The most successful ORM strategies include ranking articles, websites, blogs and videos that all work together to highlight your company’s strengths.


Importance of owned assets

By owned assets we mean profiles on high traction websites, such as LinkedIn and Crunchbase as well as your own website.

These should be included in your ORM strategy and will also help to build up your crisis management plan.

With strong SEO and professionally constructed content strategies using owned links and assets, any reputational crisis that hits will be much easier to deal with.

Without a strong package of online assets, your brand or business will suffer from reputational damage. Consumers know what they want to see from a business and expect it from a company’s normal operations.

Listen to customers

Online sales increased to a 13 year high in the first year of the pandemic, and have continued to rise ever since.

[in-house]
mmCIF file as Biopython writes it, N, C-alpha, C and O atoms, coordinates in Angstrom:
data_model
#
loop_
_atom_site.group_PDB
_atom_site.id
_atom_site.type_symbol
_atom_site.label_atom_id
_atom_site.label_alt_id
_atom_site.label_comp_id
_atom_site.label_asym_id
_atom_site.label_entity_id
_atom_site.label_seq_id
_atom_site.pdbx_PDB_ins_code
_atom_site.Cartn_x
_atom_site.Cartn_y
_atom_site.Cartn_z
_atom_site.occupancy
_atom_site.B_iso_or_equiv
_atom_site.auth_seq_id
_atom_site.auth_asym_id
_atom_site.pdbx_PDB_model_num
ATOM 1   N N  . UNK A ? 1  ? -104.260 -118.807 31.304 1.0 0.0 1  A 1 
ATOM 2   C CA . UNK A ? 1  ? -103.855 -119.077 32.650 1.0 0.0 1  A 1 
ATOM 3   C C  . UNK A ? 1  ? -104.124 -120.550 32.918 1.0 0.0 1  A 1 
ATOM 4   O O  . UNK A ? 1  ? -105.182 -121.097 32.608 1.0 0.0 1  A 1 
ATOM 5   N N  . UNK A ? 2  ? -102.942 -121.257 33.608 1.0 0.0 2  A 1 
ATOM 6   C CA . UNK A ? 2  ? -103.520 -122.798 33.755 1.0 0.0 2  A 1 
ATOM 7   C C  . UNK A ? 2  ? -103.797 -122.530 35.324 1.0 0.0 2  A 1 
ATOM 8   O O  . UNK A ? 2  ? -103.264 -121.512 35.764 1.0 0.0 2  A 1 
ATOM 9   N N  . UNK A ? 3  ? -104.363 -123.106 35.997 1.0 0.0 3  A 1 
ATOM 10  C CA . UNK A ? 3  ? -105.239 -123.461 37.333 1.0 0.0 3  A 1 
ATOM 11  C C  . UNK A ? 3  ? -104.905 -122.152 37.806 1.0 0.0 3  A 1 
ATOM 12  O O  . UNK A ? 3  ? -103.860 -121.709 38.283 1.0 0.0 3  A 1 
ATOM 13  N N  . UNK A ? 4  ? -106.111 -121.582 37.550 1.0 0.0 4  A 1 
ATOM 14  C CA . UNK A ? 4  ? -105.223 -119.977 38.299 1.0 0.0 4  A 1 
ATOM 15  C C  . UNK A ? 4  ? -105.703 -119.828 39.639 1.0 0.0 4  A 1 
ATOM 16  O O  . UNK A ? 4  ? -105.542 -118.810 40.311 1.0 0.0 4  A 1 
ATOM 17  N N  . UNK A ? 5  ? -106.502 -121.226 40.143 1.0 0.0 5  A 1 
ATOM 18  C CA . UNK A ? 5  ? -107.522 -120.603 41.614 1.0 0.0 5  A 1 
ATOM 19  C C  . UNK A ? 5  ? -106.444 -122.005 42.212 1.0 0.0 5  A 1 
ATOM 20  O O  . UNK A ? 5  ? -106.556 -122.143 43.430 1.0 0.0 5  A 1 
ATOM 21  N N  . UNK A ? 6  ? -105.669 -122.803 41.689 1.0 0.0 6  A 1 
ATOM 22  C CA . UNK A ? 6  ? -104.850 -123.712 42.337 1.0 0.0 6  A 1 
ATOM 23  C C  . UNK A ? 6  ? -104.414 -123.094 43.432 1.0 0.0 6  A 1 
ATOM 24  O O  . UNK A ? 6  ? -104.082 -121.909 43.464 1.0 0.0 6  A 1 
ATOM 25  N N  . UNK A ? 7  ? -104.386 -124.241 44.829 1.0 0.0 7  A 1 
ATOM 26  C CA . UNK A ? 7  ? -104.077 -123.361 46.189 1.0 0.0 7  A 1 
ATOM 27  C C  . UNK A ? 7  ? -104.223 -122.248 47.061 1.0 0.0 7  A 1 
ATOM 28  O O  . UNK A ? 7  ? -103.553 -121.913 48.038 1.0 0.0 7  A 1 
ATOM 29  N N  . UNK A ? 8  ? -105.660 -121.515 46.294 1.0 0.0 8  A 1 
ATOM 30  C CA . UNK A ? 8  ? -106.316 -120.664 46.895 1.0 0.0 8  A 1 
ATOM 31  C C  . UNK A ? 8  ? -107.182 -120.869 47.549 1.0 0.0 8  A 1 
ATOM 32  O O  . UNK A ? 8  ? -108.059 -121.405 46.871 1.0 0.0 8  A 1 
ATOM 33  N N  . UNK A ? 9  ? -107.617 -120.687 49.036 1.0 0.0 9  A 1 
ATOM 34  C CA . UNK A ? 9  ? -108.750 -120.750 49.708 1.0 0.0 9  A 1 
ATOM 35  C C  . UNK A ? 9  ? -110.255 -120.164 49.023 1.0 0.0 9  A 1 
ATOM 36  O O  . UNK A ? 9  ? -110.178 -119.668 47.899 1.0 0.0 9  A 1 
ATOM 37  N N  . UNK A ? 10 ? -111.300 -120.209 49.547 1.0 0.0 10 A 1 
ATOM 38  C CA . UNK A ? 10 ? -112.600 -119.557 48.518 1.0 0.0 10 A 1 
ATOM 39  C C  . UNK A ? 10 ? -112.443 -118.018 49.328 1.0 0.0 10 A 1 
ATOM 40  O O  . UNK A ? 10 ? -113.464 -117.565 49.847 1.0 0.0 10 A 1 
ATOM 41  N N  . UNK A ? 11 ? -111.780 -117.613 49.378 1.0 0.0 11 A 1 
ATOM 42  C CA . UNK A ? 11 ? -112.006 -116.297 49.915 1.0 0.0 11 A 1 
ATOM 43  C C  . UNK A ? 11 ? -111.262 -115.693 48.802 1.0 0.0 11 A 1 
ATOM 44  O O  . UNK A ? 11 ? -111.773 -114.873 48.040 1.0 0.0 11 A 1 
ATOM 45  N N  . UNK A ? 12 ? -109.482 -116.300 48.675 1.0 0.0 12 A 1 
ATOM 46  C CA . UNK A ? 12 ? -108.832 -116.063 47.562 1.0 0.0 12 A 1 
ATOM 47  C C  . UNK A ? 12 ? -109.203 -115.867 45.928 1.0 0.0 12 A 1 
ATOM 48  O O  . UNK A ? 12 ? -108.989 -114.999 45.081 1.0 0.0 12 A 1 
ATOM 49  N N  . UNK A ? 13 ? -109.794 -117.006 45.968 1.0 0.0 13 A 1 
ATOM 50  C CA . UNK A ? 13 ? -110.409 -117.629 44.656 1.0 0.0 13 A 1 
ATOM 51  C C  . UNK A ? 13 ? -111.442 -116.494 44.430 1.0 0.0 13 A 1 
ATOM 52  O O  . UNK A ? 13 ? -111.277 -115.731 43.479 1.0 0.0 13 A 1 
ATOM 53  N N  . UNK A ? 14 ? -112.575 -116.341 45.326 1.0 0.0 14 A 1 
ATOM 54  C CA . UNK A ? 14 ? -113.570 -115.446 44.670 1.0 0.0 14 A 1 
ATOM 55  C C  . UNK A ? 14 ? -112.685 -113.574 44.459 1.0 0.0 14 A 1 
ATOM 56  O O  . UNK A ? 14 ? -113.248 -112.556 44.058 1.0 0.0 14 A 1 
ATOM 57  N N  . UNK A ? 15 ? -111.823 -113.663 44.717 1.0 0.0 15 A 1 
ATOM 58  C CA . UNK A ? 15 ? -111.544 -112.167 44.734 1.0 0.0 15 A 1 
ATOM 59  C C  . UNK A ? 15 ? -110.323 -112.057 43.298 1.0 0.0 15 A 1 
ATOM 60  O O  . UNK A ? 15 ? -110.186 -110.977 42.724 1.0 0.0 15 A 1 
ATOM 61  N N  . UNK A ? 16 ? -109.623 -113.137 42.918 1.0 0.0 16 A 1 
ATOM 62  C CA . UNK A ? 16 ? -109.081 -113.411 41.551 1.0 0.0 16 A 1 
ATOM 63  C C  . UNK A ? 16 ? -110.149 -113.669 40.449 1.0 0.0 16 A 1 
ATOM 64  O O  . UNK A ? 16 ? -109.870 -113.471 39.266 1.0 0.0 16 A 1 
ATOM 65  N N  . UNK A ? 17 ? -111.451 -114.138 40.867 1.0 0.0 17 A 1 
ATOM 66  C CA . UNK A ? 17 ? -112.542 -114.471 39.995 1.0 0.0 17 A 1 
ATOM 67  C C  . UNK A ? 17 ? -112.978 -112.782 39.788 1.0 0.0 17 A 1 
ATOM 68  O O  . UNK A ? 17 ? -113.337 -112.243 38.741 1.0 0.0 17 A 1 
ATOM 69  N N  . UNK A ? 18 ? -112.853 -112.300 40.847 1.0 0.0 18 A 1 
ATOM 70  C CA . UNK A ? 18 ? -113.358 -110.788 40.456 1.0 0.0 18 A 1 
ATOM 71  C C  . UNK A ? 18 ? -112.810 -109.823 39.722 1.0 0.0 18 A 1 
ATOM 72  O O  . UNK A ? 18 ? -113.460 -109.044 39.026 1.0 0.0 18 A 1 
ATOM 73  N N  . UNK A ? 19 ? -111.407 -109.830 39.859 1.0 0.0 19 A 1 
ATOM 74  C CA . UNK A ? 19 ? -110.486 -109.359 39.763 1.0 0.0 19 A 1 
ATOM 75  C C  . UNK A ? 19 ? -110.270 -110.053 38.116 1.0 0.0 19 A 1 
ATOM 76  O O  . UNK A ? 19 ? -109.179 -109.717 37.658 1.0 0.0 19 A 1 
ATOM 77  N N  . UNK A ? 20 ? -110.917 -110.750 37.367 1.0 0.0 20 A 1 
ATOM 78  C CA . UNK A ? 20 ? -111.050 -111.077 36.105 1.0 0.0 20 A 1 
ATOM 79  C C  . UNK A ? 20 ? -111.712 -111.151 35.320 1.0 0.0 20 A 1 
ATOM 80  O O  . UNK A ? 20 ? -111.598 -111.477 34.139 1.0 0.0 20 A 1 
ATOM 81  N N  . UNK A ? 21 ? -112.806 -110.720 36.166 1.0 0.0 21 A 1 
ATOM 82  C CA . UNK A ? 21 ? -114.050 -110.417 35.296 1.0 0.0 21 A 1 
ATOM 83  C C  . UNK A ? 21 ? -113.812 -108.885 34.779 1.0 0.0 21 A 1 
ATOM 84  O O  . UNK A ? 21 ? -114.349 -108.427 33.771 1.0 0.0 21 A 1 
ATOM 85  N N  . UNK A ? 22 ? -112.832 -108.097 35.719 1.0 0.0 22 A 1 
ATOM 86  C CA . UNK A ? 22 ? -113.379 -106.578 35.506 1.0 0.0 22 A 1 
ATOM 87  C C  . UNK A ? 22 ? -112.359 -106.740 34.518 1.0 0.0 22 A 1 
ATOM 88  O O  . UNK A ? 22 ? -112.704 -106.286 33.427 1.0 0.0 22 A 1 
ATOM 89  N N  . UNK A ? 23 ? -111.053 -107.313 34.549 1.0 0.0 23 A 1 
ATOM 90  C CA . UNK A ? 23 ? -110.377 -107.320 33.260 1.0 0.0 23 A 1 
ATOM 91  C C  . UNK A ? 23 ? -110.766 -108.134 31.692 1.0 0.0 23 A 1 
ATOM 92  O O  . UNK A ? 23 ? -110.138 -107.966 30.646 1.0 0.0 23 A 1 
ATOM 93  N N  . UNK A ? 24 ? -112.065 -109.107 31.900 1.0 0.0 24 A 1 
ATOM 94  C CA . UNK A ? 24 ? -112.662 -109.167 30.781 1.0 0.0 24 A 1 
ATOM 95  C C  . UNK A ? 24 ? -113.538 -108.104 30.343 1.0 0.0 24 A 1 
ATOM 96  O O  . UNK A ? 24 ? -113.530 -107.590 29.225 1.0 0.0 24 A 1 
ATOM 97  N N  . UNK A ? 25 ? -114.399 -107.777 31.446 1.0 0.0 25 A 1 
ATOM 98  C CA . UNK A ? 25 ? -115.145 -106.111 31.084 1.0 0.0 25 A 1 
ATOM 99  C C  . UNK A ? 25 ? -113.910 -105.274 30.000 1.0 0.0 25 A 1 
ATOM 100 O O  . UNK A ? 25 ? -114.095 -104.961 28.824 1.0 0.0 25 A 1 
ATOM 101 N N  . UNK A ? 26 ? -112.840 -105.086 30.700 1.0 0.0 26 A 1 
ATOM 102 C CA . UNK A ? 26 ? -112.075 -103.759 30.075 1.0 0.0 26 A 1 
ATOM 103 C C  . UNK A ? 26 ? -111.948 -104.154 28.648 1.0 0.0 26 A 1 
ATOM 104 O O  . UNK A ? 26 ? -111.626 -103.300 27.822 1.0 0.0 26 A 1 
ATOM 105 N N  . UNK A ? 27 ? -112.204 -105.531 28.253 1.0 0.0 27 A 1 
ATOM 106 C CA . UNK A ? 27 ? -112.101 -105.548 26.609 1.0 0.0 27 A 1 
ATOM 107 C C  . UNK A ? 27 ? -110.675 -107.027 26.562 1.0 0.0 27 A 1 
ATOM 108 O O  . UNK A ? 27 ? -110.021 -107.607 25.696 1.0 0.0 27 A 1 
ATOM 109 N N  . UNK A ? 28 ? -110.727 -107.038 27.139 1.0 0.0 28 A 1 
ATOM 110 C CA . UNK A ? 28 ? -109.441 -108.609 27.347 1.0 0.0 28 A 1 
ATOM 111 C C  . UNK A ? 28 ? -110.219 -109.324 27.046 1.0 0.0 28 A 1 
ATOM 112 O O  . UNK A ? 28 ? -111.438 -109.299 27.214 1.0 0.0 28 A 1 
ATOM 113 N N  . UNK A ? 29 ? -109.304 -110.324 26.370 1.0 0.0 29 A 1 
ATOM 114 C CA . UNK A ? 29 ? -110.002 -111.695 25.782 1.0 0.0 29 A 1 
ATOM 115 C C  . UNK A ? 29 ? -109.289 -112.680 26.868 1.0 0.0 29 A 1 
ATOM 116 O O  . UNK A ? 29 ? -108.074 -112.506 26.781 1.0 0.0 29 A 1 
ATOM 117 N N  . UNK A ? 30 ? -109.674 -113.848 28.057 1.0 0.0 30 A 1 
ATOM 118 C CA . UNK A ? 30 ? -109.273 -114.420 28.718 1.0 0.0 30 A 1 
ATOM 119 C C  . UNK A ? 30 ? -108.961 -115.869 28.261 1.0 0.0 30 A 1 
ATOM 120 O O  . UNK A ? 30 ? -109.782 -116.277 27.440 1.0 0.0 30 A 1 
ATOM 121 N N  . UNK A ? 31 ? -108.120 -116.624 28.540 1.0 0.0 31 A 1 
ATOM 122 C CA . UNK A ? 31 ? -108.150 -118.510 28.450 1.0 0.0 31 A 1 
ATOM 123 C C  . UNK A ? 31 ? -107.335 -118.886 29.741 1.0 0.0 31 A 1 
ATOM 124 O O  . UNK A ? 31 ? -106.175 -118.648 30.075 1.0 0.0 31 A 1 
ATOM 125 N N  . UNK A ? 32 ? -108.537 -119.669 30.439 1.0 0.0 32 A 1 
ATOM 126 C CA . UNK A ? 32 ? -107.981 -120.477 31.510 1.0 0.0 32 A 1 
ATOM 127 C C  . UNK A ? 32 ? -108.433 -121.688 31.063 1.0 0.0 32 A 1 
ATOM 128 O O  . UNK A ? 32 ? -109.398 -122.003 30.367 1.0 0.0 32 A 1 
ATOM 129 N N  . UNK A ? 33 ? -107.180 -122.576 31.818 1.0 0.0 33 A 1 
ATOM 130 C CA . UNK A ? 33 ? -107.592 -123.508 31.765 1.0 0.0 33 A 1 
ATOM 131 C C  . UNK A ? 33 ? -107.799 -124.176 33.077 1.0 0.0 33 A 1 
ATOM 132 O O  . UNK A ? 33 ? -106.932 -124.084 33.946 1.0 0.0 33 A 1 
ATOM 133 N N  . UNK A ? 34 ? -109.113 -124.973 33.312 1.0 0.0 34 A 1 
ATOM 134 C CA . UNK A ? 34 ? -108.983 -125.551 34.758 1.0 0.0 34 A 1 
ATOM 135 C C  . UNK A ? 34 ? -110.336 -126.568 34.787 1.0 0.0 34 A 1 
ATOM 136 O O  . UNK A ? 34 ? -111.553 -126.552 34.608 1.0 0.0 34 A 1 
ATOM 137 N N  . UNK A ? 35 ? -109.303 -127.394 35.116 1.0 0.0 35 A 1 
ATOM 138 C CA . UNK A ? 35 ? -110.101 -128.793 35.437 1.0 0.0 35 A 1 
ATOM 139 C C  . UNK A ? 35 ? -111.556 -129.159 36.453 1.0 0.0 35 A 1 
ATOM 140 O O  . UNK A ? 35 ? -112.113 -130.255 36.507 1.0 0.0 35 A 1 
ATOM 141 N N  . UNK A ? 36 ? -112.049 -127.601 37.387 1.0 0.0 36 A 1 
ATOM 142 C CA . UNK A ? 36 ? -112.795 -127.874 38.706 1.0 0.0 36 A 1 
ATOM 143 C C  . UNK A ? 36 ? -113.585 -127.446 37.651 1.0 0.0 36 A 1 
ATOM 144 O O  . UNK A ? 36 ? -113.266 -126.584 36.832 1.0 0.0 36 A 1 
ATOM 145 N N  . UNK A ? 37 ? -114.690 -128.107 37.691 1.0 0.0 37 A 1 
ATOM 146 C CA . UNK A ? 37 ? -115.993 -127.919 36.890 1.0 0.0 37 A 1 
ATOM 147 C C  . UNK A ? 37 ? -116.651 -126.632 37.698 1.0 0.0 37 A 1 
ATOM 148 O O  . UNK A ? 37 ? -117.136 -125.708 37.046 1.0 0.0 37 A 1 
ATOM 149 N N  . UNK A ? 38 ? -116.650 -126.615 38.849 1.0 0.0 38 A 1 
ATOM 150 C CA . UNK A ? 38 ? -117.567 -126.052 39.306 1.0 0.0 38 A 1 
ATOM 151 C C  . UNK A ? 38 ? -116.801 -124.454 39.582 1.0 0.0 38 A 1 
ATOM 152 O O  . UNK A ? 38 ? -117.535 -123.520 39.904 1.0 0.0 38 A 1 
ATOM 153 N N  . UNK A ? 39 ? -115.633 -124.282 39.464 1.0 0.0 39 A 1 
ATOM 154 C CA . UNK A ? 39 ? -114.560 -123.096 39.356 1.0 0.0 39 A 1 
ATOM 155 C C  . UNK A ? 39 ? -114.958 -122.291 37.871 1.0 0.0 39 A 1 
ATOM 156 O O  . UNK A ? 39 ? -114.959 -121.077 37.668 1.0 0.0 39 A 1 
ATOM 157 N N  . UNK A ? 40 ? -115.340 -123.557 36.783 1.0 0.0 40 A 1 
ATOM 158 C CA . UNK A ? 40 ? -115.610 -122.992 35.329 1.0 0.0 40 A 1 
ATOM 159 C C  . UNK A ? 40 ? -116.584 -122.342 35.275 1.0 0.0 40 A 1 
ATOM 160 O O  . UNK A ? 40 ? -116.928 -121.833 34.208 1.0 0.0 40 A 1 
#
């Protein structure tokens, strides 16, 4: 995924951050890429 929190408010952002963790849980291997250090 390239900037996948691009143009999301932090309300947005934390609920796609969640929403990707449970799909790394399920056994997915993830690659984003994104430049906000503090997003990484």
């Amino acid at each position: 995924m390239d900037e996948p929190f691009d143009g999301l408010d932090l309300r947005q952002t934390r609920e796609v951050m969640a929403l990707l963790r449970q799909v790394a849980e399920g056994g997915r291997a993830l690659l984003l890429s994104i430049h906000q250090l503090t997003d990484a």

And while e-commerce has completely altered the way people shop, evaluate and discover new brands and businesses, word of mouth is still key.

It’s just that word of mouth is now in the form of online reviews, consumer forums, blogs and other channels.

There is no room for error in this area and it’s vital to include monitoring tools in your ORM and crisis management plans.

You need to know what customers say and think about you, and reputation experience management tools are key.

Staving off a major crisis that could badly impact your business could be as simple as tracking negative reviews and interacting with the people who have left them.

This kind of crisis preparedness relies on excellent ORM and awareness of the importance of social media channels and review platforms.